On October 7, 2010, the Supreme Court of Canada released its
decision in Burke v. Hudson's Bay Co., which
confirms the Ontario Court of Appeal's decision that a
proportionate share of pension surplus in a defined benefit plan
need not necessarily be transferred to a successor plan established
for transferred employees on the sale of a division of a
From 1961, the Hudson's Bay Company (HBC) provided a
contributory defined benefit plan for its employees. In 1987, HBC
sold its Northern Stores Division to the North West Company (NWC).
This resulted in approximately 1,200 employees being transferred
from HBC to NWC. As part of the transaction, NWC agreed to
establish a new pension plan providing the transferred employees
with benefits at least equal to those provided under the HBC plan,
and HBC transferred assets sufficient to cover the defined benefits
of the affected employees. At the time of the transfer, however,
the actuarial report showed that the HBC plan had a significant
actuarial surplus. None of this surplus was transferred to the NWC
Representatives of the transferred employees were successful in
the Ontario Superior Court of Justice in obtaining an order
requiring HBC to transfer a portion of the actuarial surplus to the
NWC plan. Justice Campbell held that the transfer of certain
employees to the NWC plan without a portion of actuarial surplus
constituted differential treatment in breach of trust. This
decision was overturned by the Court of Appeal.
The Supreme Court of Canada confirmed the holding of the Ontario
Court of Appeal, with reasons written by Justice Rothstein on
behalf of the full Court. The Court held that, like any surplus
distribution question, the threshold question is whether the
employees in question had an entitlement to the surplus funds.
Although it is clear that employees may have an equitable interest
in actual surplus on termination of a pension plan, the novel
question raised in Burke is the nature of any interest in actuarial
surplus while the plan is ongoing. In circumstances where employees
are entitled to surplus on plan termination, the Court analogized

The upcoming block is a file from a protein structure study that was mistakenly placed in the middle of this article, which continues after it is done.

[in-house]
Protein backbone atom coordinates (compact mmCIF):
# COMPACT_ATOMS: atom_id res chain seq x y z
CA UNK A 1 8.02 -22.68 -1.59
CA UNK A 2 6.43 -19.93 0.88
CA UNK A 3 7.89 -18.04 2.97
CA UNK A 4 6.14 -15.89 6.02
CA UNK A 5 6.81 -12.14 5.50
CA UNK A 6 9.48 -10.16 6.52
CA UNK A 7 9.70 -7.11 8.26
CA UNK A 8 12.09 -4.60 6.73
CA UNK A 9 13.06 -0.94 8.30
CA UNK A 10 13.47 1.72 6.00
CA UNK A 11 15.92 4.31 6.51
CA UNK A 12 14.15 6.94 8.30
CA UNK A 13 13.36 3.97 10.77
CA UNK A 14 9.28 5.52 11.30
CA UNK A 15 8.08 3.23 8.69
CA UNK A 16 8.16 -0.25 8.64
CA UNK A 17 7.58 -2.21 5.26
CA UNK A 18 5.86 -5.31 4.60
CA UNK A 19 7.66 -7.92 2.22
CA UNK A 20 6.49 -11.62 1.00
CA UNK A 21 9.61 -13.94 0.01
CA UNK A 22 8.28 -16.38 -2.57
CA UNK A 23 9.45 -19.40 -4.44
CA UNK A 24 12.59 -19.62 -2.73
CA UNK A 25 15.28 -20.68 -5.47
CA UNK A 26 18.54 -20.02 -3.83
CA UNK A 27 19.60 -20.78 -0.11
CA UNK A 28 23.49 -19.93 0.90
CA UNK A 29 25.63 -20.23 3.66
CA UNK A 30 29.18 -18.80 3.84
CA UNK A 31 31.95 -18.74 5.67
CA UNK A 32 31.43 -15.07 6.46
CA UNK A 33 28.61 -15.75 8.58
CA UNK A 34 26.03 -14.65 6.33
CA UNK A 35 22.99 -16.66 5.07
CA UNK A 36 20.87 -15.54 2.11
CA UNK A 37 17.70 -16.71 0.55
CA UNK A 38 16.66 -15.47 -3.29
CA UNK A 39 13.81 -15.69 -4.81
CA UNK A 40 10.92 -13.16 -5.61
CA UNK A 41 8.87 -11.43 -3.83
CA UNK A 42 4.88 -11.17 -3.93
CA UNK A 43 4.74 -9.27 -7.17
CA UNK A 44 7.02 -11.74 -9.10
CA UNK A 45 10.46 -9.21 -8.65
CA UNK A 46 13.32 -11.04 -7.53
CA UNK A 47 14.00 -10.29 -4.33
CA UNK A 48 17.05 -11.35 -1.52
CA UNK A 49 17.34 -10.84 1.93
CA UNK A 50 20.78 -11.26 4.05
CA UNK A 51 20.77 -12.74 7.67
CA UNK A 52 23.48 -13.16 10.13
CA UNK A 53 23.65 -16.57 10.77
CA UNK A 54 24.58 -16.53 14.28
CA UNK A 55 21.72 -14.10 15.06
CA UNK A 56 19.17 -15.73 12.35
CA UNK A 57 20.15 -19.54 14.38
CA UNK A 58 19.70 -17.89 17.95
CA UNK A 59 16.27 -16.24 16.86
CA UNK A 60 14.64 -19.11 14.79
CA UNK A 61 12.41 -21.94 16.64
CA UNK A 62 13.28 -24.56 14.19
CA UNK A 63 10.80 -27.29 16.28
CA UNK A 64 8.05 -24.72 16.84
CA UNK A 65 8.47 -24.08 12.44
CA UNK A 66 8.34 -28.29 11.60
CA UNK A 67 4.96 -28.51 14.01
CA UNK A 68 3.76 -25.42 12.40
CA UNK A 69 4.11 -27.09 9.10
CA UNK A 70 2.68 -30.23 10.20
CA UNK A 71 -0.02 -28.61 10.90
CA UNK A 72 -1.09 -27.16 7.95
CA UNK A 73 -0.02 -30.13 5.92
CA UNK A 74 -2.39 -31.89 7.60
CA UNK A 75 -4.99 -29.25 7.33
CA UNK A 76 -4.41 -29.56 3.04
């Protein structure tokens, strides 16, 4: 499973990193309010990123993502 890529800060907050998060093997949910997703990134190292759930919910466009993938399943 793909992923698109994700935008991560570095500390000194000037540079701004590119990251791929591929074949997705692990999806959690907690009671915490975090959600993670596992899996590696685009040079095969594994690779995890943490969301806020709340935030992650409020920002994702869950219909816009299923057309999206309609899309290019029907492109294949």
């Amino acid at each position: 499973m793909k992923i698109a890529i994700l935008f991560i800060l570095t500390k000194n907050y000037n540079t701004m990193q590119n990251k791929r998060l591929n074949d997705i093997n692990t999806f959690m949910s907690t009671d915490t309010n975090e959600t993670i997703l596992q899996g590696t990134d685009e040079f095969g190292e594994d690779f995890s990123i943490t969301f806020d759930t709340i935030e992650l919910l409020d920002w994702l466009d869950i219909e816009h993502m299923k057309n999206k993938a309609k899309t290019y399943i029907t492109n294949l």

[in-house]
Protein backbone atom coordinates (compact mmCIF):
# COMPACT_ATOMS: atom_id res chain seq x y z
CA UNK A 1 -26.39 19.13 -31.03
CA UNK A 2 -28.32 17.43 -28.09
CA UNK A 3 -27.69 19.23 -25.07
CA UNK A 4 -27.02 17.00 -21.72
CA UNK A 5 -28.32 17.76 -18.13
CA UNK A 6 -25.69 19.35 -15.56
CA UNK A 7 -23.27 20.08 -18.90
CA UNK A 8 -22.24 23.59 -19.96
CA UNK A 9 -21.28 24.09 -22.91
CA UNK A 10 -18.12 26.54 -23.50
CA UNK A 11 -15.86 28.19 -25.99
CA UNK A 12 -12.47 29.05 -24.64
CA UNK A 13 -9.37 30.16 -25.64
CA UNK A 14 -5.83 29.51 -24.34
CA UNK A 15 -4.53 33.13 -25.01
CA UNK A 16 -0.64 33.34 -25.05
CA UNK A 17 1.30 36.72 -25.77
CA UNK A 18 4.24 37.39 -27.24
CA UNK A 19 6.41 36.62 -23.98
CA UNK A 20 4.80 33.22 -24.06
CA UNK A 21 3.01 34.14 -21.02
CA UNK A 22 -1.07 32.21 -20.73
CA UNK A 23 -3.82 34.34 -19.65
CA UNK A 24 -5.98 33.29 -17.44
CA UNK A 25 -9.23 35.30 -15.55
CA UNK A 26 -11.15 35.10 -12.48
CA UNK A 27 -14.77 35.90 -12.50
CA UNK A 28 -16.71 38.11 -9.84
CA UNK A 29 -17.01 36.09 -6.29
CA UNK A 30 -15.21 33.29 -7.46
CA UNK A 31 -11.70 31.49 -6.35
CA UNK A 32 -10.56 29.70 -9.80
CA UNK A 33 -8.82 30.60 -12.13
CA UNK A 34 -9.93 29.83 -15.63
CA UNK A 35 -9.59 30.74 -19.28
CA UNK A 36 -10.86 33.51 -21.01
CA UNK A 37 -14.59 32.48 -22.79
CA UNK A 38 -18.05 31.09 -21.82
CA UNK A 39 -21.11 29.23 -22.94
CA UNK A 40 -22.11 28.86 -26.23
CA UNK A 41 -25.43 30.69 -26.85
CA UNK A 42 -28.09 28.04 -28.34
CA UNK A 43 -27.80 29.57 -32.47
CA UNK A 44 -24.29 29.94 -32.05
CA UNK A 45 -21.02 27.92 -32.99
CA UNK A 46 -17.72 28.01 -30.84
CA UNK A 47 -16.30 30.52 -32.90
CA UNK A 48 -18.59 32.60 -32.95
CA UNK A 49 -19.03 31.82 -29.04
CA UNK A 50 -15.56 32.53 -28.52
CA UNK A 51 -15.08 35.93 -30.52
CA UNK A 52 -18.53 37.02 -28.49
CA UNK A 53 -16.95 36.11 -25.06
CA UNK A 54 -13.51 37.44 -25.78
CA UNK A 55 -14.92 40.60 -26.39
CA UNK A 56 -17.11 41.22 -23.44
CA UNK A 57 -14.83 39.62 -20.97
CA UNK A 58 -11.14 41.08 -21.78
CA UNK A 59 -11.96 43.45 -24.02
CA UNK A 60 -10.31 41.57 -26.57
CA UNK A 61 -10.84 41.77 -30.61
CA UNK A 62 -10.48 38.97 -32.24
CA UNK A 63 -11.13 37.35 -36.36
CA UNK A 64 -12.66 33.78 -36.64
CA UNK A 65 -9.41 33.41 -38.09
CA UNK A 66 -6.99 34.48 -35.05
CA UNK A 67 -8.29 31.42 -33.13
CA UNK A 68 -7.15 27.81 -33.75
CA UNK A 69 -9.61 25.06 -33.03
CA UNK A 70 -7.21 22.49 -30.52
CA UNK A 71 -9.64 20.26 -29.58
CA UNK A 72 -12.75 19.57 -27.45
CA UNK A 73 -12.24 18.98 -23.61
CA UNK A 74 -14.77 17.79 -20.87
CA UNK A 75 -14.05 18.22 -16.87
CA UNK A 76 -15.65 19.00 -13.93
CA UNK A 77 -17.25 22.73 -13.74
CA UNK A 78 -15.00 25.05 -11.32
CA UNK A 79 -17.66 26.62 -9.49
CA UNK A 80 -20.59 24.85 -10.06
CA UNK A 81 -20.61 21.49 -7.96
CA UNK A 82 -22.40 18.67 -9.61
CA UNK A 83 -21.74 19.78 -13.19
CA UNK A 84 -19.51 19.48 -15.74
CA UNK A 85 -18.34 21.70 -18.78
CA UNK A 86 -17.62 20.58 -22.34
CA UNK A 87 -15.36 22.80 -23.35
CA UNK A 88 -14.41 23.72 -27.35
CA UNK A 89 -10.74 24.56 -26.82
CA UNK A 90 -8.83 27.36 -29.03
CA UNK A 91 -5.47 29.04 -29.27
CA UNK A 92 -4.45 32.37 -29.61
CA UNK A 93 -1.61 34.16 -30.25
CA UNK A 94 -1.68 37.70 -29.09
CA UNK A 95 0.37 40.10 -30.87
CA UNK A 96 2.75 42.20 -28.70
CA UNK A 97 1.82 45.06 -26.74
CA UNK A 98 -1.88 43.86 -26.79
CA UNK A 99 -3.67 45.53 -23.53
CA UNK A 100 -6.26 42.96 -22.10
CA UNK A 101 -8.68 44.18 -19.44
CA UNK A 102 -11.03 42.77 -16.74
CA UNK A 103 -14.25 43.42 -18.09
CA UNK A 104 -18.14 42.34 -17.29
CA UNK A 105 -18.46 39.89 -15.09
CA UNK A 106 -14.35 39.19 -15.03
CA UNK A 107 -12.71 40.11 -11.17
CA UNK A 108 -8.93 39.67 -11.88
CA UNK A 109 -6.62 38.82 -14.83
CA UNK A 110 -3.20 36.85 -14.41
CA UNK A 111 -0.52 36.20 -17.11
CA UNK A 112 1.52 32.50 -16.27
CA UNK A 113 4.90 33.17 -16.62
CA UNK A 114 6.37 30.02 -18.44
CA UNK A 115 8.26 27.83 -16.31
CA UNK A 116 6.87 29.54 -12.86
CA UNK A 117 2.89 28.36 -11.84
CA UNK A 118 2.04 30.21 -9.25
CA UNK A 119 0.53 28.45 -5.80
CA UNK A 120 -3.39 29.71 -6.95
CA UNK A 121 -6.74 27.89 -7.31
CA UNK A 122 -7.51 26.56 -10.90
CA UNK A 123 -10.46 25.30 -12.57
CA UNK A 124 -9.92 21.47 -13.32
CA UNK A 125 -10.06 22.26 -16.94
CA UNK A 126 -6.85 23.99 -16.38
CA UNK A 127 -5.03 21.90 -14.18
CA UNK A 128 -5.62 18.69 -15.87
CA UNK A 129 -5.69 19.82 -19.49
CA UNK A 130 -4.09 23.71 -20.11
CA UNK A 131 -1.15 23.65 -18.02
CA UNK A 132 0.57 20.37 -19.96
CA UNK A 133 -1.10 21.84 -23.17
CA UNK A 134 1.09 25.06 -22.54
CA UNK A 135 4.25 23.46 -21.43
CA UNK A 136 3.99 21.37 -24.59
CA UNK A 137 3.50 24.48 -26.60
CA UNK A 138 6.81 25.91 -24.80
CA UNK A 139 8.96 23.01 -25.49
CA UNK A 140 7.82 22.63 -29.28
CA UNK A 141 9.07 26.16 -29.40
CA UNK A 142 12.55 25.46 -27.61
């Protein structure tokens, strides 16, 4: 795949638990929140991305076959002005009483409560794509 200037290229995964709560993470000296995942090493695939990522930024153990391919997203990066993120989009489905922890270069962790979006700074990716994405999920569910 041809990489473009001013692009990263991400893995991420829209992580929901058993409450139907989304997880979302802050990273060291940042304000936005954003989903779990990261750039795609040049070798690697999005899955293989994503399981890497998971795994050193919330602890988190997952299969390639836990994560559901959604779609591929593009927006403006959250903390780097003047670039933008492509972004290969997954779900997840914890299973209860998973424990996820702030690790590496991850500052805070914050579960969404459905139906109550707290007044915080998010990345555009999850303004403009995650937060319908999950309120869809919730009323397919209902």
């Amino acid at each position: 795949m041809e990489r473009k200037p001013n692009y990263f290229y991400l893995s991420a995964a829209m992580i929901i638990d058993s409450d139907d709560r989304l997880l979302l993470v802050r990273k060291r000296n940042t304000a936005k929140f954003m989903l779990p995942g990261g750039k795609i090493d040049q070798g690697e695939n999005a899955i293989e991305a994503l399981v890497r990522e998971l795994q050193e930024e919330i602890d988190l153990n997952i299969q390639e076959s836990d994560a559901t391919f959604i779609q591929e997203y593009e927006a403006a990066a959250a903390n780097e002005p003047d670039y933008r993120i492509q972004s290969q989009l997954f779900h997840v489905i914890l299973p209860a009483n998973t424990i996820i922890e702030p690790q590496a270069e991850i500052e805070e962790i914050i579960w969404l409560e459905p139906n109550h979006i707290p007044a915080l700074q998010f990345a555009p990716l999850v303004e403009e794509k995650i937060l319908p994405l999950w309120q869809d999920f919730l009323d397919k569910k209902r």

their interest while the plan is ongoing to a "floating
equity"– rather like the interest of a residual
beneficiary under a will – which may or may not
crystallize. Vesting of an entitlement to actual surplus remains
contingent on (a) the plan terminating; (b) there being an actual
surplus once the liabilities are satisfied; and (c) the employees
surviving the date of the termination of the trust.
Furthermore, the Court held that the applicable plan documents
did not entitle HBC employees to anything in excess of their
defined benefits while the plan was ongoing, nor to the actuarial
surplus in the pension plan on plan termination. Since none of the
employees had an entitlement, the surplus was properly maintained
in the original plan for improvement of benefits or contribution
The Court also rejected the employees' argument that HBC
treated its retained employees differently from the transferred
employees, since neither the retained nor transferred employees
have an equitable interest in the surplus. The fact that HBC was a
fiduciary as plan administrator did not obligate it to confer any
benefits to one class of employees to which they had no right under
The Court also upheld the lower courts' determinations
that pension plan expenses could properly be paid from the pension
fund. The original trust agreement specified that HBC was required
to pay the trustee's compensation and expenses but was
silent on payment of other expenses. Relying on its earlier
decision in Nolan v. Kerry (Canada) Inc., the Court held
that silence in the documentation does not create an obligation on
the employer to pay the plan expenses.
In holding that actuarial surplus need not necessarily be
transferred along with employees, the decision may be viewed as
favourable to companies who are undergoing or contemplating
corporate transactions. However, the decision points to the need
for additional due diligence in corporate transactions. The Court
emphasized that its decision depended upon the text and context of
the pension plan documentation at issue, and that each situation
will have to be evaluated on a case-by-case basis. Whether
actuarial surplus must be transferred depends upon who owns the
surplus; that determination will often require companies to obtain
surplus ownership opinions in cases involving the transfer of
pension plan assets.
The Pension and Benefits Group at Borden Ladner Gervais LLP
would be pleased to discuss with you the implications of this
decision and any other pension or benefits issues you may have.
Unfortunately, reasonable accommodation for employees in the workplace continues to be the source of significant litigation and even today we continue to see outrageous examples of employers behaving badly.
We are now beginning to see reported cases involving charges and subsequent fines laid against employers for failing to provide information, instruction and supervision to protect a worker from workplace violence.
On October 13, 2016, the Supreme Court of Canada denied leave to appeal an Ontario Court of Appeal decision which ordered an employer to pay a former employee 37 months of salary and benefits following termination.
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